Light traveling into port 1 1200 on "west" fiber 103 having wavelength λ1 will, after being focused onto the filter's substrate by "west" lens 310, be reflected back to port 3 1210 through west lens 310 (recall, only light having a wavelength of λ2 will pass through the filter's substrate). In a similar manner, light traveling into port 2 1205 on "east" fiber 103 having wavelength λ2 will, after being focused onto the filter's substrate by "east" lens 310, be passed through the filter's substrate material 305, recollimated by "west" lens 310, and collected at port 3 1210. Hence, port 3 1210 collects light having both wavelengths λ1 and λ2. As shown, light leaving port 3 1210 is routed via fiber link 1110 to the input port of a conventional EDFA 401. (Fiber links 1110 can be conventional single-mode optical fiber.) In this manner light traveling from site A to site B as well as light traveling in the opposite direction, from site B to site A, is passed uni-directionally through the EDFA 401.
After amplification, both wavelengths λ1 and λ2 exit the amplifier 401 and are routed to port 4 1215 where they are focused by the "east" lens 310 onto the filter's substrate 305. Light of wavelength λ1 is reflected back through the "east" lens into port 2 1205 where it exits the filter on its way to site B. Light of wavelength λ2 is passed through the substrate and focused by the "west" lens 310 into port 1 1200 where it exits the filter on its way to site A.
The four-port WDM provides a means to correctly route bi-directional incoming signals so that they pass uni-directionally through a single amplifier, and then are routed into their correct directions for continued transmission.
Suggested component specifications for a transmission system, like that illustrated in FIG. 11, designed to operate in the 1550 nanometer window are given in Table 2.
TABLE 2__________________________________________________________________________Suggested Component SpecificationsBlock Item Specification__________________________________________________________________________1105 Four-Port WDM Dichroic filter Technology. Passband: 1557 ± 3 nm Insertion loss: <1.5 dB Isolation: >35 dB Back reflecfion: <-40 dB Polarization stability: <0.2 dB103, Optical Fiber Single-mode fiber such as Corning SMF-28 glass or equivalent.1110201 Three-Port WDM Dichroic filter Technology. Passband: 1553 ± 3 nm Insertion loss: <1.5 dB Isolation: >35 dB Back reflection: <-40 dB Polarization stability: <0.2 dB203 Three-Port WDM Same as block 201 with a passband of 1557 ± 3 nm.401 EDFA Operating range: 1530 - 1565 nm Noise figure: <6 dB (single pump Saturated output power: >12 dB Small signal gain: >25 dB version) Polarization stability: <0.3 dB MTBF: >140,000__________________________________________________________________________ hours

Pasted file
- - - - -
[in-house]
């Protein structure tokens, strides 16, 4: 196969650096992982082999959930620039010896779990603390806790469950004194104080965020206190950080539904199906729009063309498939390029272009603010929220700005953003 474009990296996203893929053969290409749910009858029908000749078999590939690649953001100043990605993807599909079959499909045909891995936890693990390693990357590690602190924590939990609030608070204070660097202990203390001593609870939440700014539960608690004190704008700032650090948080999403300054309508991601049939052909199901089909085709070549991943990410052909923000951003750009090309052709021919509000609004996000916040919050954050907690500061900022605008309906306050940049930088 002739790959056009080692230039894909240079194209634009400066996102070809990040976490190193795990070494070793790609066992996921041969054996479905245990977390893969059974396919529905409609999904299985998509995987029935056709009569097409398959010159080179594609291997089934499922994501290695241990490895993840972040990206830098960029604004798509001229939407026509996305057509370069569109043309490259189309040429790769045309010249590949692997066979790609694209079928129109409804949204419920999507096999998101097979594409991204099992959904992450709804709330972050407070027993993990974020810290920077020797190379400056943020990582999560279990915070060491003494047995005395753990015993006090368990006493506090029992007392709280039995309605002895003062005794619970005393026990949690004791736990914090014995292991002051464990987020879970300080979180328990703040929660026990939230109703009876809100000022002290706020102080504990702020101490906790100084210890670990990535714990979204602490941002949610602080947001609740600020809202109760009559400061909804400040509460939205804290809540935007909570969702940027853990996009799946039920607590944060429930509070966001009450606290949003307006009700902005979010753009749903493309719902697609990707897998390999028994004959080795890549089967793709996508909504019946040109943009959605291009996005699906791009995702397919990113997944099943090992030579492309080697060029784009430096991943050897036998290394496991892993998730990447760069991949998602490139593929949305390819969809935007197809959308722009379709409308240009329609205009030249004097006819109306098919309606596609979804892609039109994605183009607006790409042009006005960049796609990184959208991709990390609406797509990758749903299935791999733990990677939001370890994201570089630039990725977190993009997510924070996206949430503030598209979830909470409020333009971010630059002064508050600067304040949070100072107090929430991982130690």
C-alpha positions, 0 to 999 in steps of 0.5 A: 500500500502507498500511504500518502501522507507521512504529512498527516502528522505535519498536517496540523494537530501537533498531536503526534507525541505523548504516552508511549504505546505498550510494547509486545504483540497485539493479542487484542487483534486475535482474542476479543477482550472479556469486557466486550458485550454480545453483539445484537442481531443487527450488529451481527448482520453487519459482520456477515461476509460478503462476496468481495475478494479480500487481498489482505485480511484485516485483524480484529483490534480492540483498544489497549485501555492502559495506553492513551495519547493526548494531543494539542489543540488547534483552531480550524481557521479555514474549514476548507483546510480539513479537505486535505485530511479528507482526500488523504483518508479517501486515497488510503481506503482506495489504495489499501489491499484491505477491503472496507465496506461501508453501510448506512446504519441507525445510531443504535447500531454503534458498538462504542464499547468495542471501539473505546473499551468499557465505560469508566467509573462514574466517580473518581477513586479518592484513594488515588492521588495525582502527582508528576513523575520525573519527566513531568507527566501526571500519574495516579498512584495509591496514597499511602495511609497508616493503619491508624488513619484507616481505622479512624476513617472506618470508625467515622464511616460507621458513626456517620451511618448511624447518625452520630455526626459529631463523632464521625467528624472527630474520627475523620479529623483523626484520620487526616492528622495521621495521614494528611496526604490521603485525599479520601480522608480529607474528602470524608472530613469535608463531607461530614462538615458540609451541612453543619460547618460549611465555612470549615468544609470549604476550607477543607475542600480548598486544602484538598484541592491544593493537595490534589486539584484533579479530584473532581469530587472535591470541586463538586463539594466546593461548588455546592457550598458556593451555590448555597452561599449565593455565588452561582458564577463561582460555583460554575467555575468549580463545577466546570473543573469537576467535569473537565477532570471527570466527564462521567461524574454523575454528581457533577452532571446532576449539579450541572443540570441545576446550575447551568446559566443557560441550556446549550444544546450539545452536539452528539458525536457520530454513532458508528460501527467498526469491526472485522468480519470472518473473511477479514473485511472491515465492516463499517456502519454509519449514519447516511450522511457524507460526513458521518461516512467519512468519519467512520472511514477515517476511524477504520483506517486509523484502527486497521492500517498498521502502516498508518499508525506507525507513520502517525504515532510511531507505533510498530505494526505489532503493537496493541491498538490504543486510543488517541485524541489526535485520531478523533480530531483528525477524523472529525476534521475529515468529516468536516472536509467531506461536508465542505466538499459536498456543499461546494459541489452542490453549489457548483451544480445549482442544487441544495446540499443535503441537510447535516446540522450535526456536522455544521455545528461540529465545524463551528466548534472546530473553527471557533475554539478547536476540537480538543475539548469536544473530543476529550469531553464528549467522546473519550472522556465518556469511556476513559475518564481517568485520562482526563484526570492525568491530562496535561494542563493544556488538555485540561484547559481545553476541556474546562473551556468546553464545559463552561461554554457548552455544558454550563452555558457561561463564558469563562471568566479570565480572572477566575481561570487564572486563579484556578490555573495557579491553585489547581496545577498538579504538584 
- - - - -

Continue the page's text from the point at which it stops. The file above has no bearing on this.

Both the four three-port WDM configuration of FIG. 10 and the single four-port WDM configuration of FIGS. 11 and 12 provide the significant advantage of allowing bi-directional transmission through a single amplifier. Bi-directional transmission is important in maintaining a single fiber failure transmission philosophy in that, if there is a single fiber failure due to natural failure or human error, only one transmission system will be in jeopardy and will be protected by a conventional 1-by-N protection scheme.
There are however, several additional advantages provided by the four-port WDM device of the invention. One of the more significant advantages is the cost savings in going from four devices to a single device--i.e. , from a system like that shown in FIG. 10 to that of FIG. 11. Additional advantages include: (1) a reduction in the size of packaging that could be obtained when using a single WDM, (2) the improved reliability of a single WDM amplifier module over one with four WDMs, (3) and the reduction in interconnections afforded by the four-port WDM amplifier module. This latter feature impacts both the manufacturing and maintenance costs of an optical transmission system employing amplifier modules. The insertion loss of the current invention is improved since the light traveling in either direction encounters the insertion loss of the same filter twice as compared to the insertion loss of four conventional filters in the previous design. Isolation loss of the invention does not degrade since the single filter used offers the same isolation as the cascaded design of four filters.
It will be appreciated by those of ordinary skill having the benefit of this disclosure that numerous variations from the foregoing illustration will be possible without departing from the inventive concept described herein. Accordingly, it is the claims set forth below, and not merely the foregoing illustration, which are intended to define the exclusive rights claimed in this application program.
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|U.S. Classification||359/341.2, 359/634, 398/92|
|International Classification||G02B6/34, H04J14/02, H04B10/17, H01S3/067|
|Cooperative Classification||H01S3/06754, G02B6/2937, H04B10/2971, H01S3/06787, G02B6/2938, H04J14/0221|
|European Classification||H04B10/2971, H01S3/067G, H04J14/02B, G02B6/293W2, G02B6/293I12S|
|May 9, 1994||AS||Assignment|